Architect aims to build Mobius strip house using giant 3-D printer

AFP-JIJI

A Dutch architect has designed a house “with no beginning or end” to be built using the world’s largest 3-D printer, harnessing technology that may one day be used to print houses on the moon.

Janjaap Ruijssenaars, 39, of Universe Architecture in Amsterdam, wants to print a building resembling a giant Mobius strip — a continuous loop with one side — with around 1,100 sq. meters of floor space using the massive D-Shape printer.

The printer, designed by Italian Enrico Dini, can print up to almost a 6-by-6-meter square, using a computer to add layers 5 to 10 mm thick.

The building could serve as a home or a museum and would have parts usually made from a concretelike material printed using broken-up rocks and an emulsion binding. Steel and glass would provide the facade.

“It’s our ambition to have the first printed house; this printer has made art or objects for sea defenses, but this is the first time to build something that can be lived in,” he said.

Ruijssenaars said the plan was not initially to print the building, but the high-tech medium turned out to be the most appropriate.

“We started to ask the question if a building can be like the landscape, in order to make a building that would not harm the landscape, or at least learn from the landscape,” he said.

The Mobius strip-shaped result bears a striking resemblance to the art of another Dutchman, 20th-century designer and illustrator M.C. Escher.

“In this design, he’s definitely been an inspiration. I would say he’s the king of Mobius strips in drawing,” Ruijssenaars said.

When trying to make a small model of the building, Ruijssenaars realized that whatever material is used, from paper to lead, “you have to make a strip and then bend it in order to make this Mobius strip.”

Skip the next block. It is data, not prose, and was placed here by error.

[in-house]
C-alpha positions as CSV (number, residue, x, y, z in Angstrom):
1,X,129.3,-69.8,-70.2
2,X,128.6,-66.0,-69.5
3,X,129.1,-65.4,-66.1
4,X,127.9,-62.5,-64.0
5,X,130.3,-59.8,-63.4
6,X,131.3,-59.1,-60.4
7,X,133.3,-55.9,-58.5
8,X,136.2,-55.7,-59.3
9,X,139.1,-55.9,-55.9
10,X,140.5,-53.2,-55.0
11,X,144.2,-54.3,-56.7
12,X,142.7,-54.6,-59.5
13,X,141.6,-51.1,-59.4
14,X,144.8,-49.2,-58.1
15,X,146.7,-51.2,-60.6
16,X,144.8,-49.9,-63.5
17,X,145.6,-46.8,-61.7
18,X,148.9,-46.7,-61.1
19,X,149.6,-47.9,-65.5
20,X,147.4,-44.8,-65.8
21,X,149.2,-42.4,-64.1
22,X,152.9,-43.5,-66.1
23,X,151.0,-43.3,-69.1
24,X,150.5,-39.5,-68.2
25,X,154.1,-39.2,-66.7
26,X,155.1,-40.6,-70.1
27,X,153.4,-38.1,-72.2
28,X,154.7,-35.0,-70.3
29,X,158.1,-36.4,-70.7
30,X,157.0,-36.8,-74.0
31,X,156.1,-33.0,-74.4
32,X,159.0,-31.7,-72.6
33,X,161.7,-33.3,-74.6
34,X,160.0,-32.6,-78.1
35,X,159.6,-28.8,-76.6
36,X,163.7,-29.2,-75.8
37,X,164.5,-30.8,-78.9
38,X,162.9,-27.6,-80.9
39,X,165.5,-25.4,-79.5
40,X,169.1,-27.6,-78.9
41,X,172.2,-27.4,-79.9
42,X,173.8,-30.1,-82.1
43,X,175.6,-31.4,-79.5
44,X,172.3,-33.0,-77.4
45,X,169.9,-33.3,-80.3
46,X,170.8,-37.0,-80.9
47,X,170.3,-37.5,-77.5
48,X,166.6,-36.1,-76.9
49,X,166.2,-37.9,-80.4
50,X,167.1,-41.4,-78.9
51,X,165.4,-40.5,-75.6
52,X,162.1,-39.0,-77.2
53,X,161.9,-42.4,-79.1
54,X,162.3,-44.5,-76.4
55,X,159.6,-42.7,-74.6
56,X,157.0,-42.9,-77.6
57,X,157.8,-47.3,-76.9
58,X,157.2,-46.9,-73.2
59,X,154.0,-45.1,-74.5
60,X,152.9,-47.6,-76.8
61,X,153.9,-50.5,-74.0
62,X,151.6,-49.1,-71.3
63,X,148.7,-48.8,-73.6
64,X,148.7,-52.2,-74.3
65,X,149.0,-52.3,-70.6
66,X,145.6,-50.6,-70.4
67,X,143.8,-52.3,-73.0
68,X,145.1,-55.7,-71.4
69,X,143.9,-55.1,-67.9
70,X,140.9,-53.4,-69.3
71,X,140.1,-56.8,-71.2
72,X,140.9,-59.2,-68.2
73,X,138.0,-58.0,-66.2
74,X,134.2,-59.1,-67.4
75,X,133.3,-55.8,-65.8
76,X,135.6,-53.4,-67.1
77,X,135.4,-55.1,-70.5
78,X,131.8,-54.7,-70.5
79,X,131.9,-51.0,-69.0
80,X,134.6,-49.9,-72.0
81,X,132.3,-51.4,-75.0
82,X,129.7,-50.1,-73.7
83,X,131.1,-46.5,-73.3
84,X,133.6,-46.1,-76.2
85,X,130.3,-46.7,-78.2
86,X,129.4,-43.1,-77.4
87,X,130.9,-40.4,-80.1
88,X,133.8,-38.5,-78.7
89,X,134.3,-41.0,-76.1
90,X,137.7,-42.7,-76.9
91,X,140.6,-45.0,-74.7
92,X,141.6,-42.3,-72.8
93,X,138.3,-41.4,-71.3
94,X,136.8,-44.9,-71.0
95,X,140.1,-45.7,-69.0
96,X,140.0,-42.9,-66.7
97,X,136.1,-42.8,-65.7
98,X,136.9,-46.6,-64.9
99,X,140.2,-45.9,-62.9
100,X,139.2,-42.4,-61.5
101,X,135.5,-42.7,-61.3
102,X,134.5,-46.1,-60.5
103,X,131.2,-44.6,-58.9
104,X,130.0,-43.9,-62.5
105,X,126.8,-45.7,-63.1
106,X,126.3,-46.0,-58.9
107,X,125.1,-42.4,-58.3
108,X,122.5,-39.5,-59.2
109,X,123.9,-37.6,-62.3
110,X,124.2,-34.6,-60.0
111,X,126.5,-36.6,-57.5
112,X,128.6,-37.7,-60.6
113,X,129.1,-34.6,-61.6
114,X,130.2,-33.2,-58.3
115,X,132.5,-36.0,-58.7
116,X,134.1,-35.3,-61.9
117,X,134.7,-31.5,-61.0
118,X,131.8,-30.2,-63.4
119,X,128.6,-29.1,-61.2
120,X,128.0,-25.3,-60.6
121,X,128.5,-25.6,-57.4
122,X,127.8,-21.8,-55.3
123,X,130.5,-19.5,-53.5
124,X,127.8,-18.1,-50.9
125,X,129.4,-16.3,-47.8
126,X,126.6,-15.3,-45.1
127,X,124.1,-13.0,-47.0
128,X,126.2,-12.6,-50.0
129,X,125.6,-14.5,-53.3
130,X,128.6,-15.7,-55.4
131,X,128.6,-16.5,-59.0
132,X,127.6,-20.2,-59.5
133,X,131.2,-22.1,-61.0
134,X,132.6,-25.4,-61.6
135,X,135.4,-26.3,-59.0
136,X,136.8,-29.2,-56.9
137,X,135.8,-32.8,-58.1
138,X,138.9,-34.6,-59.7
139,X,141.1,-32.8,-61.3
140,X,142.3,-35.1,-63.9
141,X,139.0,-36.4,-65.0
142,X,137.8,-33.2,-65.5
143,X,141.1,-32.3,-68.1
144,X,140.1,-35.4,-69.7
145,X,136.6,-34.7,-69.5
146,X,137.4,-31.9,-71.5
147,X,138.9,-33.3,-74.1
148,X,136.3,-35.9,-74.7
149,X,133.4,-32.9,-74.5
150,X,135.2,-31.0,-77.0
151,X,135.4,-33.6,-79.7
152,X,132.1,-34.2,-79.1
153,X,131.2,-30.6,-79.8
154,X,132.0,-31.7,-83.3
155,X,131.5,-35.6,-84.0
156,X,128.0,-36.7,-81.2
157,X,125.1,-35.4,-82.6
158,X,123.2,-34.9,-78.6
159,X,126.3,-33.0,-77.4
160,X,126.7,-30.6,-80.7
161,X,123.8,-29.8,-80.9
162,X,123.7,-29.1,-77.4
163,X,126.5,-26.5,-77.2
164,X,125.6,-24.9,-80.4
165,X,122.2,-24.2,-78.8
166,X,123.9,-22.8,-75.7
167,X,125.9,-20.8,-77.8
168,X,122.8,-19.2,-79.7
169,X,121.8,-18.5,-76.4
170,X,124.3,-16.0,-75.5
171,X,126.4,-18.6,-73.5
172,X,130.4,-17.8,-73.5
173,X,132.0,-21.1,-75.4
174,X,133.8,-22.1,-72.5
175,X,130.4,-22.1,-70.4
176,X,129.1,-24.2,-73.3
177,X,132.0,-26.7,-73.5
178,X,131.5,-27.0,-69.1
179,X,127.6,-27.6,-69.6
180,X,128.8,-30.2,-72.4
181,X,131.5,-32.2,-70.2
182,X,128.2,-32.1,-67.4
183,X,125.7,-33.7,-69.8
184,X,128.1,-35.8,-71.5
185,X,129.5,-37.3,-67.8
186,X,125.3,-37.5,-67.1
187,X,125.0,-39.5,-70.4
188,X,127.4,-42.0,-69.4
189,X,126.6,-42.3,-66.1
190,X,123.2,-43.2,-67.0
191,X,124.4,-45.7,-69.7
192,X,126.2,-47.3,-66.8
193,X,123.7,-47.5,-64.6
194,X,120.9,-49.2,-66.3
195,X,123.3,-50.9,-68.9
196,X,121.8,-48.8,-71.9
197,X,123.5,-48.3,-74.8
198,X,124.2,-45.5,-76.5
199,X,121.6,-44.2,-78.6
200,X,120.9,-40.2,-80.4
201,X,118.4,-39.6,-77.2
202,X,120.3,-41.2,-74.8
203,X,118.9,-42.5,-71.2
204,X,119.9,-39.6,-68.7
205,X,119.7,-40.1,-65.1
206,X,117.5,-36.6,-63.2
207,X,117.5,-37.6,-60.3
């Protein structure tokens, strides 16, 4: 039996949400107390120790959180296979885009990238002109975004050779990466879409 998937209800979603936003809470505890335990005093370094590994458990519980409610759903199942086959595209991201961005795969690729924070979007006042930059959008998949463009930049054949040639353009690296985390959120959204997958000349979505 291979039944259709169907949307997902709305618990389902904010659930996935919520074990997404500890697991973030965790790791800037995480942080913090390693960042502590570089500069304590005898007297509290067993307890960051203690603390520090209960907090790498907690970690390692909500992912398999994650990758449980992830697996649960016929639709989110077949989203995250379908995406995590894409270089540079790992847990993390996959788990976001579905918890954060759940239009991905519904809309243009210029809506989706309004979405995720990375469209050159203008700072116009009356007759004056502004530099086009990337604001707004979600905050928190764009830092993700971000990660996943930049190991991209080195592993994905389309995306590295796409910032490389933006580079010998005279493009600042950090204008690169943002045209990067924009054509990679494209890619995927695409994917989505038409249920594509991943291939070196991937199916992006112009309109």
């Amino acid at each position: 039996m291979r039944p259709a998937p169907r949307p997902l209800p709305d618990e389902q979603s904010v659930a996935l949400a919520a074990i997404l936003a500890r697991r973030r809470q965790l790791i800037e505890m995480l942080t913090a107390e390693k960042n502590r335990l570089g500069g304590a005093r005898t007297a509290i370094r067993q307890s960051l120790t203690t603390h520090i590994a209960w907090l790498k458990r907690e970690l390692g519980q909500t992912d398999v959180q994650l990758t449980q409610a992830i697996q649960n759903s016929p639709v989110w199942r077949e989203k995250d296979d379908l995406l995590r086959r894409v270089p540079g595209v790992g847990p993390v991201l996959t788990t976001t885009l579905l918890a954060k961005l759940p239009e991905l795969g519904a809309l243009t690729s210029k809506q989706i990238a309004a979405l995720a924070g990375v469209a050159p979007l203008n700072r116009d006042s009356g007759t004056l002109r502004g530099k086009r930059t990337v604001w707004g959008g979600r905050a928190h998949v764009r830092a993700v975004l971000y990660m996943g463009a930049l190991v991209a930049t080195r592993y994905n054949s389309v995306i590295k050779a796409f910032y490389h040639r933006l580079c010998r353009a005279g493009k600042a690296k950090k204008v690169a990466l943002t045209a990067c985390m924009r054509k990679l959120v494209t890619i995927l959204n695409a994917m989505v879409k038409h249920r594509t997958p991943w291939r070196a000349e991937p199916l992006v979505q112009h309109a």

“With a 3-D printer, even a small model, we could make the whole structure from bottom to top without anyone seeing where it begins or ends,” he said.

Working with Dutch mathematician and artist Rinus Roelofs and Dini in Italy, “we put the whole thing in the computer,” the architect said.

A Brazilian national park has expressed interest in the building, which would cost around €4 million ($5.3 million) to construct, the architect said, or it could be built as a private home in the United States.

The project would take around 18 months to build, and the printer “might be active for half a year,” Ruijssenaars said.

“The challenge is demonstrating that it’s possible to print real buildings in 3-D and affirm that there is a new way to manufacture buildings,” said Dini, 50.

Dini, who gave up his well-paid job in robotics designing prototypes for the footwear industry to build his monster printer, said that 3-D printing of buildings remains a hybrid process with other building techniques for reinforcement.

One advantage of using printing is that you can easily build in empty spaces for plumbing and electric wiring — and that you can use rocks found in situ at the construction site, which could be almost anywhere.

“So you could take the printer to the moon, assemble it there and print with moon material,” Ruijssenaars said.